A traveling nurse said the coronavirus outbreak in El Paso, Texas, was worse than her experience working in COVID-19 units in New York, noting that treatment options in the city were limited.
Lawanna Rivers, a traveling nurse who has been practicing for 13 years, posted an almost hour-long video on Facebook on November 7th to share her experiences during her temporary work at University Medical Center in El Paso.
“Of all the COVID assignments I have participated in,” Rivers said in the video. “This is the one that left me with truly emotional scars. The facility I’m in now has surpassed my facility in New York.”
Rivers said that the local doctors did not treat COVID-19 patients aggressively compared to other doctors she worked with nationwide.
“I saw many people die who I believe should not have died,” Rivers said.
Rivers claimed that the hospital’s most outrageous policy was CPR for COVID-19 patients. Rivers claimed that the hospital did not allow more than three rounds of CPR for COVID-19 patients, for a total of six minutes.
According to Rivers, CPR typically consists of a sequence of chest compressions followed by the use of a manual resuscitator to help the patient breathe. The use of a manual resuscitator is often referred to as “suctioning.
Rivers stated that the hospital did not allow her to “ventilate” her patients during CPR because it would result in “too much exposure” to COVID-19 for the nurses. Rivers said she had not experienced this policy anywhere else.
The University Medical Center told Washington Newsday on Thursday night in a statement that they are sympathetic to Rivers’ experience but cannot verify the events she mentions in her video.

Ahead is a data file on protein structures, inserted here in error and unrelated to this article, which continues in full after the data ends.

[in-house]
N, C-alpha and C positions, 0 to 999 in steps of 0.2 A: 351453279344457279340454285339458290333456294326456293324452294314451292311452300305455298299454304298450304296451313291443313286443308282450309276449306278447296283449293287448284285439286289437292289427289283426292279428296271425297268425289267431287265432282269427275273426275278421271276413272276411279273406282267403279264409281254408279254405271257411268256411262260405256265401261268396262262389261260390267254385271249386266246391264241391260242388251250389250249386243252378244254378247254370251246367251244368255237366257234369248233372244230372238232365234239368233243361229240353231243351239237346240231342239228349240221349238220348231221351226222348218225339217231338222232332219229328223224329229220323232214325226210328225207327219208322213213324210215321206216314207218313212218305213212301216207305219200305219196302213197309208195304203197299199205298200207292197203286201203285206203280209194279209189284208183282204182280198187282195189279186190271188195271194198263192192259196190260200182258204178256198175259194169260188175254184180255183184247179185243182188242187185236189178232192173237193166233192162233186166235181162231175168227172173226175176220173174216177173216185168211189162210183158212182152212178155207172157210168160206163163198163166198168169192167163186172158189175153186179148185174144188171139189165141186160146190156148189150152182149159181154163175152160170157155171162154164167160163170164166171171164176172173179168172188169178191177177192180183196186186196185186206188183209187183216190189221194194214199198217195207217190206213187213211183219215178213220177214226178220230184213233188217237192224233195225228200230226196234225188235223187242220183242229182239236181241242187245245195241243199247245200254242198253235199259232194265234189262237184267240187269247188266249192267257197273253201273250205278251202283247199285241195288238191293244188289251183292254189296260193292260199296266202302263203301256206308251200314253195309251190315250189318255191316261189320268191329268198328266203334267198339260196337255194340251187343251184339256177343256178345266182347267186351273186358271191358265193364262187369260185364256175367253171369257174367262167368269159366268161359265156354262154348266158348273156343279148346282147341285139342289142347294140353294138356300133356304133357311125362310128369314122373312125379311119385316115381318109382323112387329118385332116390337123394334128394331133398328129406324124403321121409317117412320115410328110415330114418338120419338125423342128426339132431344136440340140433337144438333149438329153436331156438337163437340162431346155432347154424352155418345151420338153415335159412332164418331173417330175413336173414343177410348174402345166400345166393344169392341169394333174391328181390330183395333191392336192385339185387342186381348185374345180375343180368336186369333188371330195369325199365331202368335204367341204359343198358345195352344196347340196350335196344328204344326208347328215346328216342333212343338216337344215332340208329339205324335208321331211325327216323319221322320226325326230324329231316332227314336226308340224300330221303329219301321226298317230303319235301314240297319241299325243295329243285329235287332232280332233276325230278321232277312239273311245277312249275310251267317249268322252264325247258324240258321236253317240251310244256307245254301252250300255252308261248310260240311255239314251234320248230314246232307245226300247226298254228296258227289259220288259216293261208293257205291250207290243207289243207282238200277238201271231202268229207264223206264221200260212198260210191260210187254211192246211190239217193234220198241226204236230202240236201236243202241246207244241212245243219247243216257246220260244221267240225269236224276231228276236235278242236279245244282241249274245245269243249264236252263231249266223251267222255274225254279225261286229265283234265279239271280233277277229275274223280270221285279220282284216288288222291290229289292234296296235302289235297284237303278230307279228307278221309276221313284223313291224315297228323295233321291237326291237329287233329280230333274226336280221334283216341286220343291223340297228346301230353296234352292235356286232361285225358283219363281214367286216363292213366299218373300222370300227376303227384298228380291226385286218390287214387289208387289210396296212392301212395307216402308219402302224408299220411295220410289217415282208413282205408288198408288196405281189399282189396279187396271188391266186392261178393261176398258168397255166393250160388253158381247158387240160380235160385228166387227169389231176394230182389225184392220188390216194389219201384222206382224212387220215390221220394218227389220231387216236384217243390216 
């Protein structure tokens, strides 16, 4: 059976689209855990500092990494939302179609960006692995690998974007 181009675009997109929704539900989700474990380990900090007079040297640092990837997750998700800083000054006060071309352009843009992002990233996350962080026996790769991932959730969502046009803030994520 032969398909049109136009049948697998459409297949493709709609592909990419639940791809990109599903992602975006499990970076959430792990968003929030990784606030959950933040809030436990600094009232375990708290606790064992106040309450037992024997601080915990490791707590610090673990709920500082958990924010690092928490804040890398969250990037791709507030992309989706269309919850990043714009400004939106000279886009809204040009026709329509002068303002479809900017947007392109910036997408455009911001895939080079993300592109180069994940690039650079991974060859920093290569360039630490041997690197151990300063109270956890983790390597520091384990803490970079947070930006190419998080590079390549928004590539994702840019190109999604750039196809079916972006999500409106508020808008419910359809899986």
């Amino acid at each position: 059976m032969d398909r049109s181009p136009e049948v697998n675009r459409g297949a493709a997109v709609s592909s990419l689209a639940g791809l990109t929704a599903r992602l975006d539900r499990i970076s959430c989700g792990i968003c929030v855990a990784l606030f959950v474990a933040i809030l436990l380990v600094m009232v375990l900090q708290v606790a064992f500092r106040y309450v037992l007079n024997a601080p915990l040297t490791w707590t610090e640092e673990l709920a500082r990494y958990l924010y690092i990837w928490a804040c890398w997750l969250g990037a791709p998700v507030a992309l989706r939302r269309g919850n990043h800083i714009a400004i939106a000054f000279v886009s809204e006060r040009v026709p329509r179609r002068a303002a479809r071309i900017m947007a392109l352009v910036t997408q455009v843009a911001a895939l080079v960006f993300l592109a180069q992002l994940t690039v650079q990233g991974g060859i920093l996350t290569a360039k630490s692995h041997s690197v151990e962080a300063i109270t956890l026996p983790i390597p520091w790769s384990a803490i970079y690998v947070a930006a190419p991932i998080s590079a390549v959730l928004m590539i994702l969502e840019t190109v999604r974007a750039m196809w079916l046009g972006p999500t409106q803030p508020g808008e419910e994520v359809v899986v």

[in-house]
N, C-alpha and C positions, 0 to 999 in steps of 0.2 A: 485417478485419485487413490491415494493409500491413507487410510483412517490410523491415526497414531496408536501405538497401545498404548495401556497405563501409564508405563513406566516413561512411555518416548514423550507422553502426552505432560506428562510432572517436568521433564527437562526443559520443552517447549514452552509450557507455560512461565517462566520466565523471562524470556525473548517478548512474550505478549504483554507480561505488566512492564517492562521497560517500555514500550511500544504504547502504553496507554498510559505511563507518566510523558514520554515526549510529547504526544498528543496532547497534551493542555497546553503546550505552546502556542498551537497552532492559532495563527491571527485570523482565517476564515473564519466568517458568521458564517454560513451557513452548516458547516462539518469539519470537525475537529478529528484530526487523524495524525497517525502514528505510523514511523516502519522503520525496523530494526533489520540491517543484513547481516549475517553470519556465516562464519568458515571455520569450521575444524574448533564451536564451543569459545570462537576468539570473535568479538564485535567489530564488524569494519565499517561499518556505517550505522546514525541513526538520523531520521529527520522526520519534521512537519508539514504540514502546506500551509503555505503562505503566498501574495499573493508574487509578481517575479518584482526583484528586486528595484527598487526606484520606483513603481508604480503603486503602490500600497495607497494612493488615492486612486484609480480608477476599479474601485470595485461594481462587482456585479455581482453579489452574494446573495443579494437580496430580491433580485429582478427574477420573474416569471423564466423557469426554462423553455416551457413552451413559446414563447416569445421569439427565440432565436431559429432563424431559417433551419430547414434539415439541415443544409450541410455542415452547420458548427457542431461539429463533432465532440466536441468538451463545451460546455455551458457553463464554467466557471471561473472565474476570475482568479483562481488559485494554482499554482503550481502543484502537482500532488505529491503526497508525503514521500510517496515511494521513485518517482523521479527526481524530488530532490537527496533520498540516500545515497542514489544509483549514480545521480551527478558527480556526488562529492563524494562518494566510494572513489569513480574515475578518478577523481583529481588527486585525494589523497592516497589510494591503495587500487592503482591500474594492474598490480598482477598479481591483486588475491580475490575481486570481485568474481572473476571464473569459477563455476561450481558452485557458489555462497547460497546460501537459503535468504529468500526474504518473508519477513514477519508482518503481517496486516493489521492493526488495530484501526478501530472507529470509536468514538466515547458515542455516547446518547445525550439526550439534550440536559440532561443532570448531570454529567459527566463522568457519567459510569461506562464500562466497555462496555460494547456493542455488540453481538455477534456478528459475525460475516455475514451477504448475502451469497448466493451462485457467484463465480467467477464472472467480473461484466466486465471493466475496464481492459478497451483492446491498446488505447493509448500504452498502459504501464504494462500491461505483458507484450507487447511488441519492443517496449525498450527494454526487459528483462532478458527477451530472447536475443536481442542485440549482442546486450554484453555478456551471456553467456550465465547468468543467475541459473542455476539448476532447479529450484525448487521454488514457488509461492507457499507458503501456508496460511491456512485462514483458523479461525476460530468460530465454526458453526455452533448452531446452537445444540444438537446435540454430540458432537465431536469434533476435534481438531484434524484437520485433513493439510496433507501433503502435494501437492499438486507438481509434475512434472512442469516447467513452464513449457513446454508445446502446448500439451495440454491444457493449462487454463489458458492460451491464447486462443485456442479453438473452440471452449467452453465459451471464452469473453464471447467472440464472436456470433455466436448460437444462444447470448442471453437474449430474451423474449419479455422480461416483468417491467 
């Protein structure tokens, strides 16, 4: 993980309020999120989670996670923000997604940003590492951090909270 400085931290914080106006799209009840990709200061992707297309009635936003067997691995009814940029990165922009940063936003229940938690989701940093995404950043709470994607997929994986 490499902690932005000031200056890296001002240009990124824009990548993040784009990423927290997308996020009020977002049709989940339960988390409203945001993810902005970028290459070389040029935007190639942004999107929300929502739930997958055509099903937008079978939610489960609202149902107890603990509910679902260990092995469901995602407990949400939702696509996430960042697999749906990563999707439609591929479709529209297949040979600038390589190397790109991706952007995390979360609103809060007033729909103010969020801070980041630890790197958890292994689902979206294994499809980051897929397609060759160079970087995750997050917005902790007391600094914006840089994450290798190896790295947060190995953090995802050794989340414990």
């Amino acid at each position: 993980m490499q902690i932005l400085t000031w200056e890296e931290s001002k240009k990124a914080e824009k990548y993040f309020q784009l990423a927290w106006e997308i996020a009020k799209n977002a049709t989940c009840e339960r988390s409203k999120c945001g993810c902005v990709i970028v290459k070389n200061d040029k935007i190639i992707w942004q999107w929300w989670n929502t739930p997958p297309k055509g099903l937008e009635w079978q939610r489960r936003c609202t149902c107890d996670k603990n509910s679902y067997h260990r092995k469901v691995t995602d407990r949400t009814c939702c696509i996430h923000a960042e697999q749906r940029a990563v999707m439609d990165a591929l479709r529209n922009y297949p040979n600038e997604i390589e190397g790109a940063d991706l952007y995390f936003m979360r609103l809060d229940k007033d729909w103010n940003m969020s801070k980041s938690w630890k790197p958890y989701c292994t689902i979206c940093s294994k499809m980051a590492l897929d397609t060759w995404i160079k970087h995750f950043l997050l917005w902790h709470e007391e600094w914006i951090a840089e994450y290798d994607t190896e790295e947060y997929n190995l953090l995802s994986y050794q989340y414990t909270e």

“After watching the video, while we cannot fully verify the events expressed, we have sympathy and compassion for the difficult physical and emotional toll this pandemic is taking on thousands of healthcare workers here and across our country,” said Ryan Mielke, the hospital’s Director of Public Affairs. “This special travel nurse was at the UMC for a short time to help El Paso cope with the increase in COVID-19 patients.
According to Reuters, Texas was the first state to exceed one million cumulative coronavirus cases on November 7. The state currently also accounts for more than 10 percent of the total cases in the United States.
Last month, district judge Ricardo Samaniego issued an emergency ban and an order to stay at home in El Paso. The order was supposed to expire on Wednesday, but Samaniego extended it until December 1 or until COVID-19 hospital stays are below 30 percent. The current hospitalization rate in El Paso is 51 percent.
A Texas court of appeals stopped Samaniego’s order on Thursday night. The case, which was brought by Texas Attorney General Ken Paxton and a group of restaurant owners, found that the order contradicted the nationwide measures of Texas Governor Greg Abbot, who in early October restored some venues to 75 percent utilization.
Rivers did not respond in time for publication to Washington Newsday’s request for comment.